When Second Bank President Nicholas Biddle held a design competition for a new building, he required all architects to use the Greek style; William Strickland, one of the foremost architects of the 19th century, won. Built in 1824, the bank, with its Doric columns, was based on the design of the Parthenon and helped establish the popularity of Greek Revival architecture in the United States. The interior hall, though, was Roman, with a dramatic barrel-vault ceiling. Housed here are portraits of prominent Colonial Americans by noted artists such as Charles Willson Peale, William Rush, and Gilbert Stuart. Don't miss Peale's portraits of Jefferson and Lewis and Clark: The former is the only one that shows the third president with red hair, and the latter is the only known portrait of the famous explorers. The permanent exhibition, "The People of Independence," has a life-size wooden statue of George Washington by William Rush; a mural of Philadelphia in the 1830s by John A. Woodside Jr.; and the only known likeness of William Floyd, a lesser-known signer of the Declaration of Independence.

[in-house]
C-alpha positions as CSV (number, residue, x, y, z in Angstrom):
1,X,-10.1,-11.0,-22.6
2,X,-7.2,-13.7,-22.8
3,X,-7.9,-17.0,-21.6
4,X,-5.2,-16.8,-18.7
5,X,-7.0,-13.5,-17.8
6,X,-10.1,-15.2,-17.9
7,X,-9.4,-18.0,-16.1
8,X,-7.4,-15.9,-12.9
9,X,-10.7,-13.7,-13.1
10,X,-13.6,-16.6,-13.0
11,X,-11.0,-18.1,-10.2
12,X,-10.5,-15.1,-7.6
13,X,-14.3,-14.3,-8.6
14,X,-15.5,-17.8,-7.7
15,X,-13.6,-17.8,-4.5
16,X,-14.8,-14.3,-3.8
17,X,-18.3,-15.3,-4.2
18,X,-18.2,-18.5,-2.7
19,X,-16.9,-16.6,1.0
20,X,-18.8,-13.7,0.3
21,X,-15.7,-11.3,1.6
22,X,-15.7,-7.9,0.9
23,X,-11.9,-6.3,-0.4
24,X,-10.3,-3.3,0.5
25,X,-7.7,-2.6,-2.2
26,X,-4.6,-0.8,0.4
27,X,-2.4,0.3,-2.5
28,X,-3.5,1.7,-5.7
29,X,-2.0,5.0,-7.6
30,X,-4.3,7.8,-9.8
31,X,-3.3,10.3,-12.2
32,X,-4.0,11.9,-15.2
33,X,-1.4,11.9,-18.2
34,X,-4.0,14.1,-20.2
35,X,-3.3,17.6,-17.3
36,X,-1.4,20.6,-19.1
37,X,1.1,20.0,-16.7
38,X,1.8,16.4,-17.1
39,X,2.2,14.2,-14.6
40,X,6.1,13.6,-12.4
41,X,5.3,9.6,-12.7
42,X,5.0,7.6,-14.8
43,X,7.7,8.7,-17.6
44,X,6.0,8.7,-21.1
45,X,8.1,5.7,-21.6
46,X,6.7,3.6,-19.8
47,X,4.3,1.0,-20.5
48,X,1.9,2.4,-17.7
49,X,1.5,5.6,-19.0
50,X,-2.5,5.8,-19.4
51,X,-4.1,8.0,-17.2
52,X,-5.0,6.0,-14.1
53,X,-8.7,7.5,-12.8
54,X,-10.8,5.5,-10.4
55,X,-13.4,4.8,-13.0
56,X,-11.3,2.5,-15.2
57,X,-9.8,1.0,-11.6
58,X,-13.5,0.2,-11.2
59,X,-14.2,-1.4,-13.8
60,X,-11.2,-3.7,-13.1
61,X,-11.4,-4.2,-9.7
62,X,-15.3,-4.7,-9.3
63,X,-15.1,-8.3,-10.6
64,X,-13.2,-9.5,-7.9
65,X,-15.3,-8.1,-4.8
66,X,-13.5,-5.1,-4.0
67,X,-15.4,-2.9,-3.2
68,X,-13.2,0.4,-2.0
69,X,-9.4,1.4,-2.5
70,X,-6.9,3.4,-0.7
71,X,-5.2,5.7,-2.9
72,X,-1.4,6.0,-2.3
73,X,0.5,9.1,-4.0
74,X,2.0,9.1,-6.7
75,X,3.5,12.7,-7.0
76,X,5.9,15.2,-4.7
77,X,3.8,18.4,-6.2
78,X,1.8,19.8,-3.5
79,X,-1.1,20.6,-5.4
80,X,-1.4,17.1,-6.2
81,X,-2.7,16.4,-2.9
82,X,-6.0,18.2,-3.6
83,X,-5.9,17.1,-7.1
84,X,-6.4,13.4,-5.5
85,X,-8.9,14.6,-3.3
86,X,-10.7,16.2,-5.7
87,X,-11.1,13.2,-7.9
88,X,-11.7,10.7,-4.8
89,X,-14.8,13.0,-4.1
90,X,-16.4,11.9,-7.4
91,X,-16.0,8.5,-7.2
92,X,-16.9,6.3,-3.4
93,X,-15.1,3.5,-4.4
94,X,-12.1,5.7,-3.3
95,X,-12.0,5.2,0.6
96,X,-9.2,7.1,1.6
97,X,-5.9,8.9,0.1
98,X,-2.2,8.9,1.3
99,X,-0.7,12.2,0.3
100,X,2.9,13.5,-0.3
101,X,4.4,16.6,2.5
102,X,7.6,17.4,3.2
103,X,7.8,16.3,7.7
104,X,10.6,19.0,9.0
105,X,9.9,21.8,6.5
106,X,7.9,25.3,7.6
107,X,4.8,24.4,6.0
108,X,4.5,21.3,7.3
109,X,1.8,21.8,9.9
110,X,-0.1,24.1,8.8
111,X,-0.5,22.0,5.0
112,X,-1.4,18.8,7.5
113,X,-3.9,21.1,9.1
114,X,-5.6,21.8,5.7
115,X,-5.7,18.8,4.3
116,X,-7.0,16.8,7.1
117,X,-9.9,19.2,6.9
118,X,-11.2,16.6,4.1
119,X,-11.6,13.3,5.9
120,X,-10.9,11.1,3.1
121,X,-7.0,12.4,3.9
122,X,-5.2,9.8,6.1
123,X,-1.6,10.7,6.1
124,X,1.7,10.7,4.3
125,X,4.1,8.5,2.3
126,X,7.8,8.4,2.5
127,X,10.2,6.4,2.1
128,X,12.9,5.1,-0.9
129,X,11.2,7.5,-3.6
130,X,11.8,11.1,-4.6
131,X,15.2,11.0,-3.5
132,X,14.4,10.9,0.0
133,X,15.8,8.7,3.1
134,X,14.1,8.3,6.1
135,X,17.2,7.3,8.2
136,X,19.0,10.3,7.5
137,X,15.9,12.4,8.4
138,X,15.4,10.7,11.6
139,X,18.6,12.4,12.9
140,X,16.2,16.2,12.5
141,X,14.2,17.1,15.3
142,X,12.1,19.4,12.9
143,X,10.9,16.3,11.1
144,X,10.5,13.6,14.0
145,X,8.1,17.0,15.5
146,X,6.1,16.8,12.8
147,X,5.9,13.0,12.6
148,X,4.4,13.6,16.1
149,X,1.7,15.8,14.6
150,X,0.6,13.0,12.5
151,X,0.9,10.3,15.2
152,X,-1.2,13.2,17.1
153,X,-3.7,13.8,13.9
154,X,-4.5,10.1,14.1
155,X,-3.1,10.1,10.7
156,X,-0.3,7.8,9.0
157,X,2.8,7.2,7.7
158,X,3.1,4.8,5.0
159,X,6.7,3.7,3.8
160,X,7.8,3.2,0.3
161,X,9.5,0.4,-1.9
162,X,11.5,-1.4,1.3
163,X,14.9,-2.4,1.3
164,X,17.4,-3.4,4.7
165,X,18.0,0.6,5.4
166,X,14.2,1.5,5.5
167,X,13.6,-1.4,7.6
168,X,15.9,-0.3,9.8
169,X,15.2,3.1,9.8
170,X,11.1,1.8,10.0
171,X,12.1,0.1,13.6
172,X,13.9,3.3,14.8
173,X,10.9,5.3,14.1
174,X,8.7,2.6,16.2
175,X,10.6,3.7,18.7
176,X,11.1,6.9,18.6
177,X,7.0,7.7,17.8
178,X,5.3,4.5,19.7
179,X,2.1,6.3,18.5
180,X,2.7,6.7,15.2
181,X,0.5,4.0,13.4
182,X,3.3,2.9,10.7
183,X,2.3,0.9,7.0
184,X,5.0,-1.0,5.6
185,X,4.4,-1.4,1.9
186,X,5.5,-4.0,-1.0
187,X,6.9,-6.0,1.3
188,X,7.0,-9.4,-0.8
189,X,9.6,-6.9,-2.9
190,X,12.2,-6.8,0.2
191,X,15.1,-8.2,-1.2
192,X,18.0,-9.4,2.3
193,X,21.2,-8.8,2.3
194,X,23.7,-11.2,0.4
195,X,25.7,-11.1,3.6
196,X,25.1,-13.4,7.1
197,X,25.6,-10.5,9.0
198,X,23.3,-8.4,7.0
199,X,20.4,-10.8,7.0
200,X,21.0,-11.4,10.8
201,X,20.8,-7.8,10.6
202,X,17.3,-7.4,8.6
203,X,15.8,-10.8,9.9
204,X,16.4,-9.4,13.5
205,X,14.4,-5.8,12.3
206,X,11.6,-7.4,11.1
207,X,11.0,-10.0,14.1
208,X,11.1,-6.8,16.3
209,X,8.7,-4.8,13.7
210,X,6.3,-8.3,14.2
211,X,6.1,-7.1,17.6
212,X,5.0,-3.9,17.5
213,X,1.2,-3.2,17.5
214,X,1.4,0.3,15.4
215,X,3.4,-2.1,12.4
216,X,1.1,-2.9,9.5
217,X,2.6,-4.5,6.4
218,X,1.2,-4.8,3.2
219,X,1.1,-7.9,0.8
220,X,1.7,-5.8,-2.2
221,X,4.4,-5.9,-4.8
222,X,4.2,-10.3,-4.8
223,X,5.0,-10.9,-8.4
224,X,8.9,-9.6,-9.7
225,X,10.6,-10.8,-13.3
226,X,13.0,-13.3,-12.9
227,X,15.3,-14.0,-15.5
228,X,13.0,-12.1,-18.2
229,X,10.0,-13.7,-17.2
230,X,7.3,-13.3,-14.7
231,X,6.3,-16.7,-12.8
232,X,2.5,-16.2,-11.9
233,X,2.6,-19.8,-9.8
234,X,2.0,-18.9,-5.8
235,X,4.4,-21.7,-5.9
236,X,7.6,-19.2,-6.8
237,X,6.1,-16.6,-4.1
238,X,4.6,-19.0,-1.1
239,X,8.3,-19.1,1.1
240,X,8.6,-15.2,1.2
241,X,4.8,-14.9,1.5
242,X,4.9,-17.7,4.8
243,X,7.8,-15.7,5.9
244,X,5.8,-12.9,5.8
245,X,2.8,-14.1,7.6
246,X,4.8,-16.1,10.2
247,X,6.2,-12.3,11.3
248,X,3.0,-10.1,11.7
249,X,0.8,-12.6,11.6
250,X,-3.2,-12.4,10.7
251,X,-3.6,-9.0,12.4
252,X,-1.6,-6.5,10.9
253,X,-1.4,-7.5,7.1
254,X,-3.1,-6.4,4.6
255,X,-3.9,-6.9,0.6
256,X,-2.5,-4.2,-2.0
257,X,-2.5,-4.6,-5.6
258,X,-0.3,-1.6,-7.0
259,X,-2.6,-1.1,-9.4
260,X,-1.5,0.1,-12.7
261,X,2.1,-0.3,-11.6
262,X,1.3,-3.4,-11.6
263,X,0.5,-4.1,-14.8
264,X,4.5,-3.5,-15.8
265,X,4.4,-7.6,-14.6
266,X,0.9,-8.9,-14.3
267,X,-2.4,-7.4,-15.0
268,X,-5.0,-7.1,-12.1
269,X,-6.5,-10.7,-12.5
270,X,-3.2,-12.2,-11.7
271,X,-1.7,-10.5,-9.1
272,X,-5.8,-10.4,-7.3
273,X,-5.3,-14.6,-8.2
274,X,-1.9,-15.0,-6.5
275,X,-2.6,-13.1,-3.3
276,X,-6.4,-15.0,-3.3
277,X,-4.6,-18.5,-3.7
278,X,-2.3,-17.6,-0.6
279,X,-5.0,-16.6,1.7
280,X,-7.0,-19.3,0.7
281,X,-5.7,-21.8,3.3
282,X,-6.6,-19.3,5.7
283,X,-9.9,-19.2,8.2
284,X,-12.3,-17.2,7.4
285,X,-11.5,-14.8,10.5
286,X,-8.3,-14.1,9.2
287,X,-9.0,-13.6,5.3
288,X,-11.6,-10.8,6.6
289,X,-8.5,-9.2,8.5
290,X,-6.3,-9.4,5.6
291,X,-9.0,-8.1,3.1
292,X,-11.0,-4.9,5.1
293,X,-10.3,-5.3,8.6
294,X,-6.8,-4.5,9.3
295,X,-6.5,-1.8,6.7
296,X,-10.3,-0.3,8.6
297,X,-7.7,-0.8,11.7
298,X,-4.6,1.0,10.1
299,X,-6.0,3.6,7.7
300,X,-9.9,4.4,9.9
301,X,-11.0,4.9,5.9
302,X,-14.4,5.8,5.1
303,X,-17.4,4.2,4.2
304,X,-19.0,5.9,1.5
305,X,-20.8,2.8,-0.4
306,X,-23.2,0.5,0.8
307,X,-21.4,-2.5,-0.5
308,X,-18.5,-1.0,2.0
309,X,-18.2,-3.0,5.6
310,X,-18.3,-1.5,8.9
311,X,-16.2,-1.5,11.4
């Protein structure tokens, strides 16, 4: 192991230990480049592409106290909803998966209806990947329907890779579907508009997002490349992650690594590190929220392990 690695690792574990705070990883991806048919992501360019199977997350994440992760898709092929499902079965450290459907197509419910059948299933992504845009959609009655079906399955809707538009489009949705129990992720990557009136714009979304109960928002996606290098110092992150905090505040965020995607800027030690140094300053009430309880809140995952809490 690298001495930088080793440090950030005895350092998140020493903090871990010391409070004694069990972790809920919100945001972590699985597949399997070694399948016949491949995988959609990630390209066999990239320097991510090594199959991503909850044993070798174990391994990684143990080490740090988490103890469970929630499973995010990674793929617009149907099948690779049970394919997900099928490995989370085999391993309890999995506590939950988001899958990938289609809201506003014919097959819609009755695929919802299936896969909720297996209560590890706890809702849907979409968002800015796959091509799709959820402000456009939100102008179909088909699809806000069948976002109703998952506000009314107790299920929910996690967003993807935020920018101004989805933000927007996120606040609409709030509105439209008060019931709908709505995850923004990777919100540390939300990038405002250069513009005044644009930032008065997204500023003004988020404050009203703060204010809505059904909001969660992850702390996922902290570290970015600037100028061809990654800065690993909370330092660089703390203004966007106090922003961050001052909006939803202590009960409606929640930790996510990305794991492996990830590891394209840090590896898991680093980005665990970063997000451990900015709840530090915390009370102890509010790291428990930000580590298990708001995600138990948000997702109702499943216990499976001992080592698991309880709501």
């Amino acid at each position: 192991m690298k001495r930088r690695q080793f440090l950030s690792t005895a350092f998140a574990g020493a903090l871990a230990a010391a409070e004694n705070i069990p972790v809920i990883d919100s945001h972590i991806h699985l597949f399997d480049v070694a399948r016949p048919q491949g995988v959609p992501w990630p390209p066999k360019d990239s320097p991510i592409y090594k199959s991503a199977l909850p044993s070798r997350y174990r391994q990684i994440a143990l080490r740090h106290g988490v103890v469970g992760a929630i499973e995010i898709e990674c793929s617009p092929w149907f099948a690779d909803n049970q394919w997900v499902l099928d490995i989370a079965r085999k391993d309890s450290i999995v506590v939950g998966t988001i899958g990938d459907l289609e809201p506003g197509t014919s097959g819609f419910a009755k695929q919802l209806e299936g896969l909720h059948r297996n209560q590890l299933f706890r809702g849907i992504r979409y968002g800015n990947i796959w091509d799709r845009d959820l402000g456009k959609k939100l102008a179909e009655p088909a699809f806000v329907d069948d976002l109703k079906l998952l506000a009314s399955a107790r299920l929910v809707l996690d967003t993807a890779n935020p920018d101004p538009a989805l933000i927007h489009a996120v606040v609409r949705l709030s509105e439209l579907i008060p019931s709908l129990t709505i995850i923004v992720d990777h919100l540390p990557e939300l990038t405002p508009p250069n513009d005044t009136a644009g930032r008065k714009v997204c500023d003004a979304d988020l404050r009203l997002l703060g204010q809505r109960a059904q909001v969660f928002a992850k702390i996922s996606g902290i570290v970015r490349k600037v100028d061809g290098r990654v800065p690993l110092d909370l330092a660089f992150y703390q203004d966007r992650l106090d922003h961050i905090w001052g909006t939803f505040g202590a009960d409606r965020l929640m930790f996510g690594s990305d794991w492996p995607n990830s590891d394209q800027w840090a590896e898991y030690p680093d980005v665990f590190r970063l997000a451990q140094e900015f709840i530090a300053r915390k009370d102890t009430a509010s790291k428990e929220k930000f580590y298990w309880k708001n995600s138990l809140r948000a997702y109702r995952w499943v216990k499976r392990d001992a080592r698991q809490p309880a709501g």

Oct 20, 2008
Another historic building in this part of the city. Contains a very good portrait gallery. Hours are limited. Worth visiting.